Author: Haiyang Si. Minecraft is a game about breaking and placing blocks. Players can worked together to create wonderful, imaginative things. It is supported on many platforms, such as PC/Mac, Xbox 360, Xbox One, PS3 and PS4, etc.
Now, Ixia ATI supports the Minecraft 1.8.9 PC version. Users can emulate the communication between the game client and multiplayer servers.
Get Plaintext TCP Stream
Minecraft provides a perfect wiki to help developers understand the Minecraft Protocol. Also, there are many open source Minecraft projects online. But most of them just provide source code and only a few support the latest version. What should a beginner do to write his/her own Minecraft client/server? The following will introduce this step by step.
Although the Wiki – Protocol page has a great introduction of the Minecraft protocol, Minecraft developers might not find the ‘Packet ID’ in the TCP stream. This is because the data is encrypted. The document doesn’t mention how to generate a plaintext payload between Client and Server. Generating a plaintext payload is very important. It is the only way to check if the implementation is correct or not. Developers can make a plaintext payload in this way:
1. Download Minecraft Server from its official website.
2. Run the server.
3. Server should generate a file named ‘eula’. Edit it and make sure ‘eula=true’.
4. Reboot the server. Edit file ‘server’ and change ‘online-mode=false’, ‘network-compression-threshold=-1’ (optional), and save the file server. There are many other parameters. Developers can configure based on his/her requirement.
5. Reboot the server. Connect the client and server. Now monitor the TCP stream. You will find that the TCP payload matches the Minecraft Protocol described in Wiki.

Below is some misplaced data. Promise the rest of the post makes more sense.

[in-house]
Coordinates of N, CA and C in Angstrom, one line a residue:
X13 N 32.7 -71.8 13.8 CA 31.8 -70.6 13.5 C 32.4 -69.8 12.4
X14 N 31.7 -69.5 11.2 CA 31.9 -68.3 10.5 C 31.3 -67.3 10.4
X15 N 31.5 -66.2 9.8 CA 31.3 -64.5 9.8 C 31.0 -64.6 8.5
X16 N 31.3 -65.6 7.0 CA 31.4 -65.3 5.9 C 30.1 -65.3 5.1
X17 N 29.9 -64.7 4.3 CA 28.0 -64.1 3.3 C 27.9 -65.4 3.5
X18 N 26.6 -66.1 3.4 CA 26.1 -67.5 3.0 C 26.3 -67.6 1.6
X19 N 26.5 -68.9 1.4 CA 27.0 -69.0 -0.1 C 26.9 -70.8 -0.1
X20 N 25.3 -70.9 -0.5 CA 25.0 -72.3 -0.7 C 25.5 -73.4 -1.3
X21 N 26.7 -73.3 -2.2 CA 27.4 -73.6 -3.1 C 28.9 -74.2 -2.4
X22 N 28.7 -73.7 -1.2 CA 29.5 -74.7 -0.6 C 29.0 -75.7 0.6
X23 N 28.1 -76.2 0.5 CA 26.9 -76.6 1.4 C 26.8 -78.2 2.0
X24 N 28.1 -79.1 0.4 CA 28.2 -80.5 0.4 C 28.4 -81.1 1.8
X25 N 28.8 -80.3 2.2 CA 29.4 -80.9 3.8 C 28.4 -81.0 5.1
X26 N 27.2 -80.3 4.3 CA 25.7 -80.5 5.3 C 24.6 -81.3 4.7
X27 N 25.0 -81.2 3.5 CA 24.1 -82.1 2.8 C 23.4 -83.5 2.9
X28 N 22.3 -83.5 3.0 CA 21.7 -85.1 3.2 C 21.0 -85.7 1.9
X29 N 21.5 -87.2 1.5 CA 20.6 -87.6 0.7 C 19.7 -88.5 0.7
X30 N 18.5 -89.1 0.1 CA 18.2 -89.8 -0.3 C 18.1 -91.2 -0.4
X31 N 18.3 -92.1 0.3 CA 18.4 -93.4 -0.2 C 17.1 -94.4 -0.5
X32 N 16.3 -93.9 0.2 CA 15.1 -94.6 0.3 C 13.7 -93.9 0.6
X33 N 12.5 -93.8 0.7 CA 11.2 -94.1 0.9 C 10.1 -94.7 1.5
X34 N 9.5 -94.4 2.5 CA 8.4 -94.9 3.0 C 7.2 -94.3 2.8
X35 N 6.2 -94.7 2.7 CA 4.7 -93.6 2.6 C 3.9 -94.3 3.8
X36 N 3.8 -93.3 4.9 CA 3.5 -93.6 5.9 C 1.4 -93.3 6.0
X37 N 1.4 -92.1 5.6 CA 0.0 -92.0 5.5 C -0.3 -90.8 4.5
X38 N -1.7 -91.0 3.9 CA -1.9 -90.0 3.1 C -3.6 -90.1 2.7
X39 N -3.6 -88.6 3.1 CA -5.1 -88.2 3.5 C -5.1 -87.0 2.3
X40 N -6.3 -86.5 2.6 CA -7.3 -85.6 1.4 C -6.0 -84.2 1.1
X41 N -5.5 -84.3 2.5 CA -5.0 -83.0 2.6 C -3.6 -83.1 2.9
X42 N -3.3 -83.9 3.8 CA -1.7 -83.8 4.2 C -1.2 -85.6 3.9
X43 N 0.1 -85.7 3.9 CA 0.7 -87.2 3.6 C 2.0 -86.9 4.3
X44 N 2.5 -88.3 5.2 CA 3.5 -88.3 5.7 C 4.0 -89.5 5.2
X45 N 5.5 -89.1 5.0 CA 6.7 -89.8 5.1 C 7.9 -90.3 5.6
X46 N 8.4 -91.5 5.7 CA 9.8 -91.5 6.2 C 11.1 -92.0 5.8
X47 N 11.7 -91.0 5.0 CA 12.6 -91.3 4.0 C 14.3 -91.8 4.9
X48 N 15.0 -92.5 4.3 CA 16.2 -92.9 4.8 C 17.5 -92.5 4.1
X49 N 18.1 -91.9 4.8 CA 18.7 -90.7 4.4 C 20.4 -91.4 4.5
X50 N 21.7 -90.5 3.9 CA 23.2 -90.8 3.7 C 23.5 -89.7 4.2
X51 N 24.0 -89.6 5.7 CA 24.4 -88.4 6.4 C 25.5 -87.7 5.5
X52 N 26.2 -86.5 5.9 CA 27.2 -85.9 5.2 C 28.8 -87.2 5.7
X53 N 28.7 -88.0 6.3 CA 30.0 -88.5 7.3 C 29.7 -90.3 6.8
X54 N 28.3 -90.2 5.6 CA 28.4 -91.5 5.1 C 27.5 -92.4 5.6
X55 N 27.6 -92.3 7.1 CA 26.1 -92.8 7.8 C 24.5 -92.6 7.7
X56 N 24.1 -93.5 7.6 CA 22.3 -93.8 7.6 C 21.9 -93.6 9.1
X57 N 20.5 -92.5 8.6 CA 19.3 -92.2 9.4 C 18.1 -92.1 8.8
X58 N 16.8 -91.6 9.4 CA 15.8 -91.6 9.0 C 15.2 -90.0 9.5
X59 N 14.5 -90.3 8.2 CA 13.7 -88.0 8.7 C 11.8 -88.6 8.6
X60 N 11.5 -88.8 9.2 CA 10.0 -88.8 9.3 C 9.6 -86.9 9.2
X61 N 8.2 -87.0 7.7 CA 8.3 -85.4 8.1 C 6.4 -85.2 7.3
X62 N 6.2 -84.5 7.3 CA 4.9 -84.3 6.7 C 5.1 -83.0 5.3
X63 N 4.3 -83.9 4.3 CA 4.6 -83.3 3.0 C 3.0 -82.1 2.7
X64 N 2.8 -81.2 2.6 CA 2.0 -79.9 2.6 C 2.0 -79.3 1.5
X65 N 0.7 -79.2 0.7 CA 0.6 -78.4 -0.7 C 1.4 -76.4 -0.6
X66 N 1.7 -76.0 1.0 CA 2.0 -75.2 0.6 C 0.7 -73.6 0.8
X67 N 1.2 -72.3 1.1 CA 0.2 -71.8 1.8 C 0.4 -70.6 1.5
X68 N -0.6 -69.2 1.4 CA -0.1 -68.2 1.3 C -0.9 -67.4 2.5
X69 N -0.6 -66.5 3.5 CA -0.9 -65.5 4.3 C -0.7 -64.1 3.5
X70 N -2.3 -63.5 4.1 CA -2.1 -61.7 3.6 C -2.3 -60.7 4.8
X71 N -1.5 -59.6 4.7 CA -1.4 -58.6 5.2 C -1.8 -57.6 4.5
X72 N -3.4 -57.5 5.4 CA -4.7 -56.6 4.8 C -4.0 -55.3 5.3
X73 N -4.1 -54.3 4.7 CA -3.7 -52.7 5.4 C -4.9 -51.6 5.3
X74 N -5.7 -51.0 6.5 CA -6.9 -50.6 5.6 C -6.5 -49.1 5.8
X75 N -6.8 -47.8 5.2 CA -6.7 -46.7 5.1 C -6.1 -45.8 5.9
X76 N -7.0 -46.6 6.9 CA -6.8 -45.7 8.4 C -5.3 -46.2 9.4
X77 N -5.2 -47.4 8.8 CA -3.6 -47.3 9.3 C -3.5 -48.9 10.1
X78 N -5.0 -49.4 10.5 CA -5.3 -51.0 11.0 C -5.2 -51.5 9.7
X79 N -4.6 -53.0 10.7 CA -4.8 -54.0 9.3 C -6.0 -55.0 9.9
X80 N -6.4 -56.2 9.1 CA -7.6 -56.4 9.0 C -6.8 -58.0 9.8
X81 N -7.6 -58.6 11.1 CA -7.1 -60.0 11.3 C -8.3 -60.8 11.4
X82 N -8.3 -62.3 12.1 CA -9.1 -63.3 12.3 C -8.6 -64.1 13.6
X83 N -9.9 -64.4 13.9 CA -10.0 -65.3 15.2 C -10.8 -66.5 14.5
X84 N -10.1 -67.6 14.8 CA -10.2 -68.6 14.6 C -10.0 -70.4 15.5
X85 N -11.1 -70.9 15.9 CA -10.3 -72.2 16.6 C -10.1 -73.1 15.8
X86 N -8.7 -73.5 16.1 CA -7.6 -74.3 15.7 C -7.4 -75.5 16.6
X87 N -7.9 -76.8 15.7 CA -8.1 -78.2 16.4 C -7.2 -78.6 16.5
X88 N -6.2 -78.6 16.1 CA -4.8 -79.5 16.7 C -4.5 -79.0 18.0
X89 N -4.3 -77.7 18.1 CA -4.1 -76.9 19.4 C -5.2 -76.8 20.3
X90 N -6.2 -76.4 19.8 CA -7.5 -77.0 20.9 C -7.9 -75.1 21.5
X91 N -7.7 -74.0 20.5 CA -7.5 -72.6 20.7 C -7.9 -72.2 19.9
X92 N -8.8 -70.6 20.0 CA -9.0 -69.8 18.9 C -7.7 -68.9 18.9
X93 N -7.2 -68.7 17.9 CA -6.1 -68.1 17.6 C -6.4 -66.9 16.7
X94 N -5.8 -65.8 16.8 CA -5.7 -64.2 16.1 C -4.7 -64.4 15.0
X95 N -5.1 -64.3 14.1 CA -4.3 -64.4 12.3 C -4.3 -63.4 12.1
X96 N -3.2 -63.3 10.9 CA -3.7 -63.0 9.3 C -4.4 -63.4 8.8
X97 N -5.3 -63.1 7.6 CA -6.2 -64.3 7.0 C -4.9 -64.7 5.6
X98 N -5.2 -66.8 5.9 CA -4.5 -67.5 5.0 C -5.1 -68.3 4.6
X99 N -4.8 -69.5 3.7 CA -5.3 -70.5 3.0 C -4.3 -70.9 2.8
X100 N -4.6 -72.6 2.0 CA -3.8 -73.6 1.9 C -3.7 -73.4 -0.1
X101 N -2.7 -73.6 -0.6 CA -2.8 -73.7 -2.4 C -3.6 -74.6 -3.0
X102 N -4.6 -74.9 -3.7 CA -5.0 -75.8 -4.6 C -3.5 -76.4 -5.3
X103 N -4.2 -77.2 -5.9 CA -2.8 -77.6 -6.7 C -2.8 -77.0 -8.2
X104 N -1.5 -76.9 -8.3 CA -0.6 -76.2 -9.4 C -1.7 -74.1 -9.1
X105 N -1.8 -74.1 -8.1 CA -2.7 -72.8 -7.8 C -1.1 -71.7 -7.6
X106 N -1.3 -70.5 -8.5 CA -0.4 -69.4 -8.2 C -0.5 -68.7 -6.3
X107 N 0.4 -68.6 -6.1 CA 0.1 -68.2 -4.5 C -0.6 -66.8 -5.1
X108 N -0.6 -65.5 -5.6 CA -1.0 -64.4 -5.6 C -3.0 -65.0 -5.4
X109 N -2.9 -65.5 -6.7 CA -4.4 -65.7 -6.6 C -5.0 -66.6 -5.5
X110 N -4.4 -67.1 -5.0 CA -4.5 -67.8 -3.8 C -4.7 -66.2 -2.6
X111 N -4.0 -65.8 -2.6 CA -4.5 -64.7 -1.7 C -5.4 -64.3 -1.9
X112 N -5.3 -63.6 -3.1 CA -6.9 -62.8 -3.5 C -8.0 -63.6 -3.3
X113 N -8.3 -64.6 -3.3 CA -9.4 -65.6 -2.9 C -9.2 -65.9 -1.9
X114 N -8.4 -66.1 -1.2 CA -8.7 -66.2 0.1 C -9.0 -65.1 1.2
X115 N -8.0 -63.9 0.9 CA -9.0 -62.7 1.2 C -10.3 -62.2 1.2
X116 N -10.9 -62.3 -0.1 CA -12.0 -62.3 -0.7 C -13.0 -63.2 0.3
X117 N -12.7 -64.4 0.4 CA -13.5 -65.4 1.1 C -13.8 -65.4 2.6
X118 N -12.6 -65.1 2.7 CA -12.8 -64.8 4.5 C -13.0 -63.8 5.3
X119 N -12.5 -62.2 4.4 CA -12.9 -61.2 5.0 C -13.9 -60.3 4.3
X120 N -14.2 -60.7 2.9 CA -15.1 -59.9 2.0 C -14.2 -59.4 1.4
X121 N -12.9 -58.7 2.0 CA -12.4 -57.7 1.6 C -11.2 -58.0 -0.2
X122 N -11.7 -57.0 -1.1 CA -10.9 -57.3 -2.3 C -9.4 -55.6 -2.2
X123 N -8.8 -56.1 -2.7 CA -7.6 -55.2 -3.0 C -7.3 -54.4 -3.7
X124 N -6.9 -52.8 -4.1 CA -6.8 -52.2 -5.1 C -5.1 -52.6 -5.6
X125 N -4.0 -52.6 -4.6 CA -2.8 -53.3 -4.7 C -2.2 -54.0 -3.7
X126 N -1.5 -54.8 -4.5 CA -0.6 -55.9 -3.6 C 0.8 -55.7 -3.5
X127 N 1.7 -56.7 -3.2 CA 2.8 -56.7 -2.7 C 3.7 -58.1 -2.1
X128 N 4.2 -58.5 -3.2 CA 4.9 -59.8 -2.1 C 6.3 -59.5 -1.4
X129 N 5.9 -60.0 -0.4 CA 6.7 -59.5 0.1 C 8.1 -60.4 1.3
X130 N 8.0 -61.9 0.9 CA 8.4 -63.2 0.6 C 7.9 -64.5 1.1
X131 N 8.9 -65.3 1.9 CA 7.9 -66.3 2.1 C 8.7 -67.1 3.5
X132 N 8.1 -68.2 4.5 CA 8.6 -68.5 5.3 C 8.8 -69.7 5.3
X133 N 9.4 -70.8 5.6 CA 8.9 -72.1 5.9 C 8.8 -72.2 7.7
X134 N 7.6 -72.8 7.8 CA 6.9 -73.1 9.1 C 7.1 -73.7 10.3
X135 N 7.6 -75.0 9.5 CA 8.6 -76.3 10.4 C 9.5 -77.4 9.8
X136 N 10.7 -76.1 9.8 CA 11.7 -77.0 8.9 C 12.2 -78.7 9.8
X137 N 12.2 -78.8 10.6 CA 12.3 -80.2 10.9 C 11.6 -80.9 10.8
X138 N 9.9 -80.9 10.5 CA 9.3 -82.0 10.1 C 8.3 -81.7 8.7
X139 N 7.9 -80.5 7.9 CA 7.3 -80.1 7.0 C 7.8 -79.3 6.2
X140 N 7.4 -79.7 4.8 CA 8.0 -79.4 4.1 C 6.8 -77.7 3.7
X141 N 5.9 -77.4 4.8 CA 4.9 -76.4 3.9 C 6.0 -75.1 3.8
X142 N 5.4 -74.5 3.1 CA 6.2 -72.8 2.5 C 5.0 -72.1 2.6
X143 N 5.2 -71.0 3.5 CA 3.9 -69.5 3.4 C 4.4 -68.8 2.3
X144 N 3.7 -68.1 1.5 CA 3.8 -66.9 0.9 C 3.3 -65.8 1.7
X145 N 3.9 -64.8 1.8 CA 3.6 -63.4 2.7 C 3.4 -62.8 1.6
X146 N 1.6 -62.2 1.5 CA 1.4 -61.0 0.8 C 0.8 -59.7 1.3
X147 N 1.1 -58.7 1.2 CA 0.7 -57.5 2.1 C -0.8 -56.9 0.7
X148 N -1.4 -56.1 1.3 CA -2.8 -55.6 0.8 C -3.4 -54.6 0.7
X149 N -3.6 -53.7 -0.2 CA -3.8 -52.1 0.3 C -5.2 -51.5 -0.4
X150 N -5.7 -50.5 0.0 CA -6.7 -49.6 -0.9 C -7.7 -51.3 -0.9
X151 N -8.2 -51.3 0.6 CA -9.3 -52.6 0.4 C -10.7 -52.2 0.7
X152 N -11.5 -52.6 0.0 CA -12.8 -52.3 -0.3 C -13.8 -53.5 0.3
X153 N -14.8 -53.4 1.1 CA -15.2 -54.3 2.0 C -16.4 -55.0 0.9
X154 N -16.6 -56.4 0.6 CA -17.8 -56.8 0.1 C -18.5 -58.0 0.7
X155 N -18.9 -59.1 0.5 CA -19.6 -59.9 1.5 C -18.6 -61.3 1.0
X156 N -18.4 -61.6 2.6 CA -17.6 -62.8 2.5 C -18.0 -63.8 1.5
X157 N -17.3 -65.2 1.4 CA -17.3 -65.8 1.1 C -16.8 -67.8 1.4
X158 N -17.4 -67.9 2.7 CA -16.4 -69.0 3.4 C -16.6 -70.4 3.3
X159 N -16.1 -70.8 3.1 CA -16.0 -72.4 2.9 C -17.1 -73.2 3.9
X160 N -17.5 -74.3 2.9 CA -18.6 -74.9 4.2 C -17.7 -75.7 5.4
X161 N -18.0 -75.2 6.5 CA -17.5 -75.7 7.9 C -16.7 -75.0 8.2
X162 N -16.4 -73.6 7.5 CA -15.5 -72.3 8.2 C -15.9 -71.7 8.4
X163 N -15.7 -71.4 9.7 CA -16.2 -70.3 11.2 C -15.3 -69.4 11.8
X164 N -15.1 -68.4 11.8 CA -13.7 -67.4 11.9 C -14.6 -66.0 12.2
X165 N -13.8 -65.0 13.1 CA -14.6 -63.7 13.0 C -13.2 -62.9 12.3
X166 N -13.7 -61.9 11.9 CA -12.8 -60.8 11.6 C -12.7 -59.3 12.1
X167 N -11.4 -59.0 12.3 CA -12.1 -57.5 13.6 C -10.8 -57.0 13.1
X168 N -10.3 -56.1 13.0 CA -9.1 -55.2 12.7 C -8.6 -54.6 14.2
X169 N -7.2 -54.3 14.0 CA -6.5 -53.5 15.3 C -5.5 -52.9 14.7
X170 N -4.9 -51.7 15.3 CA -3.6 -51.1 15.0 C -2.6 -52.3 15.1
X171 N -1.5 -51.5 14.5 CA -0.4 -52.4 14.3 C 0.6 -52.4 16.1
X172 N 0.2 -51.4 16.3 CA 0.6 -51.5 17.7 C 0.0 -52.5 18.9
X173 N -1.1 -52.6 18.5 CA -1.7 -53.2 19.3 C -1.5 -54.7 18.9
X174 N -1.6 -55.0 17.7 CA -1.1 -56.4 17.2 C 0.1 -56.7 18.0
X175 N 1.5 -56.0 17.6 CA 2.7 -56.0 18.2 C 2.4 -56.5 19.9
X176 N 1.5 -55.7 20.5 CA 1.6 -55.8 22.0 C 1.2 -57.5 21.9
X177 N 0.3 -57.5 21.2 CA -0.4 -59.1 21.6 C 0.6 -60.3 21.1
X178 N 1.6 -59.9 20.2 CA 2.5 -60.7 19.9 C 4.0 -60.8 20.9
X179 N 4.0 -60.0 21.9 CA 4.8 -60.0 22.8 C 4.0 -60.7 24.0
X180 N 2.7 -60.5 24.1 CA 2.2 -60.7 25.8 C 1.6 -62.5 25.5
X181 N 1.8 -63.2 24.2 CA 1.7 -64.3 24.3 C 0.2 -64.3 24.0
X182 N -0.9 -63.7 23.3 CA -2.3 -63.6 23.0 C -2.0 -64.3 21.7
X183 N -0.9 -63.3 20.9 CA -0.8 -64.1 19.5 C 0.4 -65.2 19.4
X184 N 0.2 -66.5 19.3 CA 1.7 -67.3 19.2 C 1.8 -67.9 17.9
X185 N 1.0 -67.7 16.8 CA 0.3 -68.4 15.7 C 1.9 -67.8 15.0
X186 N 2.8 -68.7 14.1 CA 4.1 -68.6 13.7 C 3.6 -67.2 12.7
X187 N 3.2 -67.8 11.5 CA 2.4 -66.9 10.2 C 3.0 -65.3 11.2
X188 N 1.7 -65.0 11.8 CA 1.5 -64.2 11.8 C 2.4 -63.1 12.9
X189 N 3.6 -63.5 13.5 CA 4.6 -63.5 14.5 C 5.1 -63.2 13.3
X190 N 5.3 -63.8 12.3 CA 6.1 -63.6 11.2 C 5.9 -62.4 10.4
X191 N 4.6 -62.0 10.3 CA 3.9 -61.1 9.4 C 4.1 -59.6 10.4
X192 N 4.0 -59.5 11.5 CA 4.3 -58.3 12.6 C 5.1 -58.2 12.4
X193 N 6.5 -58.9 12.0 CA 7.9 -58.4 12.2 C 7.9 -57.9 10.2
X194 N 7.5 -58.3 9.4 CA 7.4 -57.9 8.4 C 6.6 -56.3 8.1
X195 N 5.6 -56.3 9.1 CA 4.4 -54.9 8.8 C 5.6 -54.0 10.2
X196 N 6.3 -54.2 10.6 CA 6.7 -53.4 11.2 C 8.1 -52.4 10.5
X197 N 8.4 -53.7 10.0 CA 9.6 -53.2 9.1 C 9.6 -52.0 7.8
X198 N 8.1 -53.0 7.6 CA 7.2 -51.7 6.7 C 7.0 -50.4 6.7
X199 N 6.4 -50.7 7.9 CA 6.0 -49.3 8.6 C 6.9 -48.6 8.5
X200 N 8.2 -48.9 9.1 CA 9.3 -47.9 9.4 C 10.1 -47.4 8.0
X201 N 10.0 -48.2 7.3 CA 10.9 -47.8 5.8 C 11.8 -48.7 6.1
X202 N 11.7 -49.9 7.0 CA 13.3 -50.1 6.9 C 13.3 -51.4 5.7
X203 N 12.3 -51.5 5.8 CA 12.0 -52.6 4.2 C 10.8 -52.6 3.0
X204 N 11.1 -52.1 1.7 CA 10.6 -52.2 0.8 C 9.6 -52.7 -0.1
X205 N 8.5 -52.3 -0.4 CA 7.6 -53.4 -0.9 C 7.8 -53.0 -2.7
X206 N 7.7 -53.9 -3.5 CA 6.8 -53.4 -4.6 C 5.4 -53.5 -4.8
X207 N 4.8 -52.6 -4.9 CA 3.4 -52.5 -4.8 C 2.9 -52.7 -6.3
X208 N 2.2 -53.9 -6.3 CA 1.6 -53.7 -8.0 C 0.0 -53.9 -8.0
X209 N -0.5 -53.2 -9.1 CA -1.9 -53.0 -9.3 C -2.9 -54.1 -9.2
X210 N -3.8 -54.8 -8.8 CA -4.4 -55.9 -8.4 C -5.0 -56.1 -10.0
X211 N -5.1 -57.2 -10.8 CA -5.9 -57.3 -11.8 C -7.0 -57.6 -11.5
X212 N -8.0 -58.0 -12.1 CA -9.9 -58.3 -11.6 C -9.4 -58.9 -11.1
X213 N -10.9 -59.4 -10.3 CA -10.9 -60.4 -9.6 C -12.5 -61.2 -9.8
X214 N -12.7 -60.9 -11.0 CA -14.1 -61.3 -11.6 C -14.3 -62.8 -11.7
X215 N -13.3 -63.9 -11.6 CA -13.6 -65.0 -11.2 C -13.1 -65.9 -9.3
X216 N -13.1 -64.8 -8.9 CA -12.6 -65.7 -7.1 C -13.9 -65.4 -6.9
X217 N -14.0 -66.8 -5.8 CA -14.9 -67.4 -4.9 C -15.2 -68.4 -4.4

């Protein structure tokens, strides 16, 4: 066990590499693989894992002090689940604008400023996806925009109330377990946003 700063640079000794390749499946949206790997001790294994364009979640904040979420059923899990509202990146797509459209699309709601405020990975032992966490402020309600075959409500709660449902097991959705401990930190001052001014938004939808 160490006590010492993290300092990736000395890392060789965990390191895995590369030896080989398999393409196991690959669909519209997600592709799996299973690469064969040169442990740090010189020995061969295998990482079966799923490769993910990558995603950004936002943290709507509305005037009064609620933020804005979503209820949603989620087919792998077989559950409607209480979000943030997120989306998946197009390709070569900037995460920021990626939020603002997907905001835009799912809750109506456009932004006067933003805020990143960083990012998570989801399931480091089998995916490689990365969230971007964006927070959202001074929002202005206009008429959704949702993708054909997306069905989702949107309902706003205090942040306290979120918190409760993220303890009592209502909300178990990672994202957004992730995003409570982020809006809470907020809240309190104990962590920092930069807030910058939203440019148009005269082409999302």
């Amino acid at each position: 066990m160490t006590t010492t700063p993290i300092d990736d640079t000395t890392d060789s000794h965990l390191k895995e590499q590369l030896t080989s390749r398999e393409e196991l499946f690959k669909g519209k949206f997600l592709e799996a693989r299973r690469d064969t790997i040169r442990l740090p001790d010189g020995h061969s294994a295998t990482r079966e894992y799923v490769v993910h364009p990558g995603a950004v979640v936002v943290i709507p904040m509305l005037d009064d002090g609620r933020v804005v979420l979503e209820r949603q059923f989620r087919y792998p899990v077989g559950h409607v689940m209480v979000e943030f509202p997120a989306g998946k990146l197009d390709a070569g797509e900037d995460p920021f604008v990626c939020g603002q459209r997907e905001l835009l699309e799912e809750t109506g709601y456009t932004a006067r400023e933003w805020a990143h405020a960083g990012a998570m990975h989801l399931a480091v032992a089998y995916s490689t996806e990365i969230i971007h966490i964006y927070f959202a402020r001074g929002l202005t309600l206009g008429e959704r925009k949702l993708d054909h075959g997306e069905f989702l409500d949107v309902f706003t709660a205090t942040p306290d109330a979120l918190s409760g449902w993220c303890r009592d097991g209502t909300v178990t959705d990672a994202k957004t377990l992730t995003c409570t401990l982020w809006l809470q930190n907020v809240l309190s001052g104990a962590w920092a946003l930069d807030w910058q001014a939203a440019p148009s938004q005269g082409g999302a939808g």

The standard Minecraft login process is as follows:
1. C→S: Handshake with Next State set to 2 (login)
2. C→S: Login Start
3. S→C: Encryption Request
4. Client auth
5. C→S: Encryption Response
6. Server auth, both enable encryption
7. S→C: Login Success and Set Compression
After the configuration, the login process is simplified as:
- C→S: Handshake with Next State set to 2 (login)
2. C→S: Login Start
3. S→C: Login Success and Set Compression
Now the developer can get the plaintext in the TCP payload. Figure 1 is a server-bound Handshake frame. You can find its format here.
Figure 1: Handshake
ATI Minecraft Test on BreakingPoint System
The ATI Engine can emulate different kinds of Minecraft actions. This is a test on the BreakingPoint System.
Figure 2: Minecraft Application Traffic on the BreakingPoint System
Figure 2 is a Superflow that emulates a login sequence from a client to a multiplayer server. It is combined with 19 different Minecraft actions in client and server.
Wireshark doesn’t support Minecraft so far, but it allows users to customize a dissector for a specific protocol. I have implemented a Minecraft dissector that you can download here.
Figure 3: Wireshark detects Minecraft 1.8.9 traffic with the Minecraft dissector
The Figure 3 Wireshark can detect a Minecraft application data stream. This means the Minecraft traffic generated by ATI engine is correct.
You can now successfully use the BreakingPoint to generate Minecraft traffic as part of your network testing criteria, validating your DPI recognition of Minecraft traffic on your network. Besides our Wireshark dissector we’ve supplied, we’re also adding a Minecraft signature to our ATI Processor product. This support will give you visibility into how much of your traffic is being used for Minecraft and allow you to make intelligent decisions on such traffic.